The gruff, disheveled and unabashedly liberal Sen. Bernard Sanders has emerged as the top challenger to front-runner Hillary Rodham Clinton, gaining momentum in early-voting states as more Democratic voters flock to his call for a political revolution from the left.
Mrs. Clinton still enjoys big leads in most of the polls, but the surge by Mr. Sanders in Iowa and New Hampshire polls last week separated him from the other long shot contenders for the Democratic presidential nomination and reminded the Clinton campaign to keep an eye on the rearview mirror.
Riding a wave of newfound popularity, Mr. Sanders barnstormed across New Hampshire this past weekend with seven events in two days.
The sudden rise in the polls not only confounded naysaying pundits, who had dismissed his campaign as a sideshow, but also took Mr. Sanders by surprise.
“It’s happening faster than I thought,” Mr. Sanders told WMUR News 9 during a campaign stop in Nashua, New Hampshire.
Democratic Party officials and liberal activists credited the rise of Mr. Sanders, a Vermont independent who proudly labels himself a socialist, to his forceful appeal for a grass-roots movement to fight Wall Street, income inequality, college debt and climate change.
“I think he’s going to be a big threat to Hillary,” said James Berge, Iowa Democratic Party chairman for Worth County. “For the middle class and working class, everything that Bernie stands for hits right at home for us.”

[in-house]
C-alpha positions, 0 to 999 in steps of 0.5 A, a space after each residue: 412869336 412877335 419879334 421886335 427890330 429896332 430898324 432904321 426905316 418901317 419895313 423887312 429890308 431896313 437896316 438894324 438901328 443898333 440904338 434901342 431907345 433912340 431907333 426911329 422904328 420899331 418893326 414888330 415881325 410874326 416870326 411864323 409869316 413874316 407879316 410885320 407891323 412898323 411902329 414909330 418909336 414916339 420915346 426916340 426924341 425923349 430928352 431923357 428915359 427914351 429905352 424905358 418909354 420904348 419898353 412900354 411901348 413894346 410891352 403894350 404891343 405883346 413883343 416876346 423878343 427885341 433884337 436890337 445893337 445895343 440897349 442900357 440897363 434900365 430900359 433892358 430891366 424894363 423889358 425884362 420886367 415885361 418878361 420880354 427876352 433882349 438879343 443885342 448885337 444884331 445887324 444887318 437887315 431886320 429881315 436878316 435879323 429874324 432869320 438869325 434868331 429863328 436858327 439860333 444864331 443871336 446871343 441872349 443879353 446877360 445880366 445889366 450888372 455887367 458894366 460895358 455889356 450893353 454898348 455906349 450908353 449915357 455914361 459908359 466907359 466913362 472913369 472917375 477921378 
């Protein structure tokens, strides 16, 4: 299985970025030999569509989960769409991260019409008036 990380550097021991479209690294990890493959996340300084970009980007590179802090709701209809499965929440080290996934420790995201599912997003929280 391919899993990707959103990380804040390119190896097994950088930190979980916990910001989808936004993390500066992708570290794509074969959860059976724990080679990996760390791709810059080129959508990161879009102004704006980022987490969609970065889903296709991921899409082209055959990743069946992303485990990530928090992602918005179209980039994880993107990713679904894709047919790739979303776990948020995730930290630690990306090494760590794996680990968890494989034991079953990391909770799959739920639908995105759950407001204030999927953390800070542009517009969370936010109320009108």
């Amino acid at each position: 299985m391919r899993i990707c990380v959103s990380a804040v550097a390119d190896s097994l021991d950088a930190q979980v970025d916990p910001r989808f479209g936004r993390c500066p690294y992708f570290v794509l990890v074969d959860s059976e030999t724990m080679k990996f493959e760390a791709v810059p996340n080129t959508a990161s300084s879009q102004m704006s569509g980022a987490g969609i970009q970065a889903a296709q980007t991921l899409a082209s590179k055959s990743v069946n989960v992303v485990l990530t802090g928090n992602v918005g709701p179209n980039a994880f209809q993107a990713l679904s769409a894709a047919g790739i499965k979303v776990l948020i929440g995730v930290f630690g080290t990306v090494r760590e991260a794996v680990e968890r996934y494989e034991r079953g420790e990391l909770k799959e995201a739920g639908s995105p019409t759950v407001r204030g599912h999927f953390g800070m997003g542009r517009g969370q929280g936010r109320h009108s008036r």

Some campaign strategists cautioned Mr. Sanders about the threat of peaking too early ahead of the Iowa caucus and New Hampshire primary, thus suffering a late-in-the-game ebb of enthusiasm that would allow Mrs. Clinton to maintain her lead or another rival to jump to the front of the pack and win.
Sanders campaign officials brushed aside the warning, saying they would remain focused on building upon the current momentum.
The Clinton campaign has insisted that they have always been prepared for a primary race, despite the widespread perception that Mrs. Clinton is the party’s all-but-inevitable nominee.
In Iowa, Mr. Sanders climbed to 26 percent in a Bloomberg Politics Poll released last week, up from previous polls showing his support in the mid-teens. He had nearly cut in half Mrs. Clinton’s lead.
The former first lady, senator and secretary of state captured 50 percent in the new poll, topping Mr. Sanders by 26 points. Her advantage over Mr. Sanders had shrunk from 41 points, when she had 57 percent support a month ago in a similar Bloomberg/Des Moines Register poll.
In New Hampshire, two polls showed Mr. Sanders on the rise.
He trailed Mrs. Clinton by just 8 points, 43 percent to 35 percent, in a WMUR/CNN Granite State Poll — his most stunning finish to date.
He climbed to 24 percent in a Bloomberg Politics poll of likely voters in New Hampshire’s first-in-the-nation Democratic primary. Mrs. Clinton won 56 percent for a 32-point lead in that poll, compared to a 44-point lead she held over Mr. Sanders in a similar poll in early May.
The other Democratic contenders — former Maryland Gov. Martin O’Malley, former Rhode Island Gov. Lincoln Chafee and former Virginia Sen. Jim Webb, were relegated to just 1 percent, 2 percent or less in the new Iowa and New Hampshire polls.
“Sanders certainly seems to be consolidating the non-Hillary vote,” said Craig Varoga, a Democratic campaign strategist who previously worked on the 1996 re-election campaign of Mrs. Clinton’s husband, former President Bill Clinton.